Strong gains by mining stocks helped pull top share index higher on Monday, the first session of the second-quarter, after surprisingly strong Chinese manufacturing data eased recent worries over the country's economic outlook.

At 09:09, the FTSE 100 <.FTSE> index was up 29.77 points, or 0.5 percent at 5,798.22, extending Friday's 0.5 percent on Friday, albeit after falls in March snapped a three-month winning streak.

The blue chip index closed down 1.8 percent in last month, but still recorded a first-quarter gain of 3.5 percent.

Strategists at UBS remain positive for global equity markets despite the strong gains recorded so far this year.

Markets are not likely to repeat the very strong gains of Q1, but equally a pause is likely to be temporary. We therefore maintain our existing asset allocation stance with overweight recommendations to global equities, high-yield credit, real estate and selected commodities, UBS said in a note.

Miners <.FTNMX1770> provided the main boost for the blue chips on Monday as copper prices pushed higher in reaction to the strong data from China, the world's top metals consumer.

China's big factories were surprisingly busy in March, with the country's official Purchasing Managers' Index jumping to an 11-month high of 53.1 in March, up from February's 51 comfortably beating forecasts of 50.5.

However, precious metals miner Randgold Resources missed out on the sector advance, dropping 0.7 percent as Nomura downgraded its rating for the stock to neutral from buy citing concerns over the impact of a closing of border by Mali, following a recent coup in the African country.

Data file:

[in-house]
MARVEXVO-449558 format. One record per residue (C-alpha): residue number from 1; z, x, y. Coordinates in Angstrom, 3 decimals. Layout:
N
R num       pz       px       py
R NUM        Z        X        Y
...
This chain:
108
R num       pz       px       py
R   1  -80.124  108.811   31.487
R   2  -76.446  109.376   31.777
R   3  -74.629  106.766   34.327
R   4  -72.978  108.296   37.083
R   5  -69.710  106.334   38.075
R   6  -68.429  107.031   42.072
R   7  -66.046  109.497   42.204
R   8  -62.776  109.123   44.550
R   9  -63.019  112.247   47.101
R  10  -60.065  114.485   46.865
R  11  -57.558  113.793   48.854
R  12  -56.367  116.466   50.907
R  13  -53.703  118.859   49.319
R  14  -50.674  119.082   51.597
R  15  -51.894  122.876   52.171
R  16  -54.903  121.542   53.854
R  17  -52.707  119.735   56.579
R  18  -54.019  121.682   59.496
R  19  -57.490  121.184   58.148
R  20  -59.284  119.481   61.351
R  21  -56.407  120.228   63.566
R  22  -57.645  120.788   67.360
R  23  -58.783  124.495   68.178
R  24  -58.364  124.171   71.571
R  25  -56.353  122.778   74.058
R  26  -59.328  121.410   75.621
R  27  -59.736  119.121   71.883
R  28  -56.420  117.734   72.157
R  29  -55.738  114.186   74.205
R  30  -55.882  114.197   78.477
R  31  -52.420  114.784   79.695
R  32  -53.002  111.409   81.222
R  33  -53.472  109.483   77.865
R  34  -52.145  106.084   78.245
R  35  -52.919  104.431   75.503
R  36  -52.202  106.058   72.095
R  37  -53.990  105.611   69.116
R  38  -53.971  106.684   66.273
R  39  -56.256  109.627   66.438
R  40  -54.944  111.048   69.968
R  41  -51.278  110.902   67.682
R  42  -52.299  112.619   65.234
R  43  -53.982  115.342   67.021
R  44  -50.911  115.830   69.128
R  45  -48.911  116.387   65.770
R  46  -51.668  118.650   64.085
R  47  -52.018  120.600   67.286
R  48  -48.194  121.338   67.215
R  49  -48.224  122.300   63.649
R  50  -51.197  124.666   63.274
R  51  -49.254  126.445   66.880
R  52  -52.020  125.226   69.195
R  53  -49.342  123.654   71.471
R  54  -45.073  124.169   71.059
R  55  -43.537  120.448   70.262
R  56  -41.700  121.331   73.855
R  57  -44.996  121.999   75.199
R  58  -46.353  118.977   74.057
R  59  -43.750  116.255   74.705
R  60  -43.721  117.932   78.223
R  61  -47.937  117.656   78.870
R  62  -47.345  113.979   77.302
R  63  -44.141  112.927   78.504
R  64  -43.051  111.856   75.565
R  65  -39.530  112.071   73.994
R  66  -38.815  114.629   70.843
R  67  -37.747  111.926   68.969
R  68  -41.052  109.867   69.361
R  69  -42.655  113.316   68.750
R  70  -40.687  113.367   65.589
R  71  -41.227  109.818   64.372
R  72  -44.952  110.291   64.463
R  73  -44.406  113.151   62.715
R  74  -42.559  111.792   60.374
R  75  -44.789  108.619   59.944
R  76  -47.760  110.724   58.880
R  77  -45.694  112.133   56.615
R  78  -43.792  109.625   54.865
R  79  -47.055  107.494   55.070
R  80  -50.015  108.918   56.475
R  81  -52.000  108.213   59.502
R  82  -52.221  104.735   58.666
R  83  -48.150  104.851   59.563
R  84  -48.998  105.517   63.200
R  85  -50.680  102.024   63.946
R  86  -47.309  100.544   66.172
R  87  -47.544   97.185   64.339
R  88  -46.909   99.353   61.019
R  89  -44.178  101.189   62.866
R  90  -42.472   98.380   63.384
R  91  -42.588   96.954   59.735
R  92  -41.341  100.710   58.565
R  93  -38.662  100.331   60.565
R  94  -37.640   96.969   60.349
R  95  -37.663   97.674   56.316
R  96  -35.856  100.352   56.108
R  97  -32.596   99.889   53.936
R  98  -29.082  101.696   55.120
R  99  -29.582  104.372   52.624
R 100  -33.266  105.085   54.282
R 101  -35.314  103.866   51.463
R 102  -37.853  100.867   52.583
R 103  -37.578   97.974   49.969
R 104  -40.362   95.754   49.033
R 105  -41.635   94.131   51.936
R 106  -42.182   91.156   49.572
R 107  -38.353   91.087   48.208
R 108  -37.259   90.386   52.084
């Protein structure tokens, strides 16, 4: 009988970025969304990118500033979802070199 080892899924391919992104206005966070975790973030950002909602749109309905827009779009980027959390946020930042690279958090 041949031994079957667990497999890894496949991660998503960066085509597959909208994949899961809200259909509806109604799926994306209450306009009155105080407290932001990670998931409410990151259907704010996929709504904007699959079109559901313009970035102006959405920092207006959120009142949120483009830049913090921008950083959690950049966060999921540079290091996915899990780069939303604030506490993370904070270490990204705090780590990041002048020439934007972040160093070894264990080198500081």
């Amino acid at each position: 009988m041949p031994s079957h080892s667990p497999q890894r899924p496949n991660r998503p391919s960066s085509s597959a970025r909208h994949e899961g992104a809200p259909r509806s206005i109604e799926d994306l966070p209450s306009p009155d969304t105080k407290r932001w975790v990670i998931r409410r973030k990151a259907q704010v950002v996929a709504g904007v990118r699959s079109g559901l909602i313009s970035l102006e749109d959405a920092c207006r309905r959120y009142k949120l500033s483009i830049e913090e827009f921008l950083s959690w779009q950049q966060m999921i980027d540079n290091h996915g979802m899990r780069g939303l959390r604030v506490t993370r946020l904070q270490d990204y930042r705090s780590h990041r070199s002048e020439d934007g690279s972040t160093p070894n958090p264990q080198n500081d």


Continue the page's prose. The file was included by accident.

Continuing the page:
A closing of borders (in Mali), depending on the stocks of consumables, is likely to affect Randgold‘s ability to produce at Loulo/Gounkoto and Morila and a question would arise on whether gold exports would also be delayed, Nomura said in a note.

Integrated oils <.FTNMX0530> were also in demand as Brent crude rose above $123 as the positive manufacturing data from China eased fears of a sharp economic slowdown in the world's second-largest oil consumer, and as continuing tension in the Middle East threatened crude supplies.


Weakness in banking stocks <.FTNMX8350> was the biggest brake on the blue chip advance, as the sector was cold-shouldered following a recent good run.

Lloyds Banking Group was the biggest blue chip faller, losing 1.3 percent, with Co-operative Bank's period of exclusivity to purchase a divestment of more than 600 Lloyds branches having ended yesterday, according to press reports.

Former Northern Rock Chief Executive Gary Hoffman's buyout vehicle, NBNK Investment is planning to restart its campaign to buy the branches from Lloyds this week, according to industry sources, the Sunday Times said.

However, Oriel Securities analyst Mike Trippet said, in a note, that it is not clear how NBNK will circumvent similar funding issues to the ones Co-operative Bank has encountered given it lacks a track record with respect to running a bank, and does not yet have a banking licence.

On the data front, the Markit/CIPS UK manufacturing PMI rose to 52.1 in March from an upwardly revised 51.5 in February, confounding analysts' forecasts for a drop to 50.7 and hitting the highest level since May 2011.

(Editing by Toby Chopra)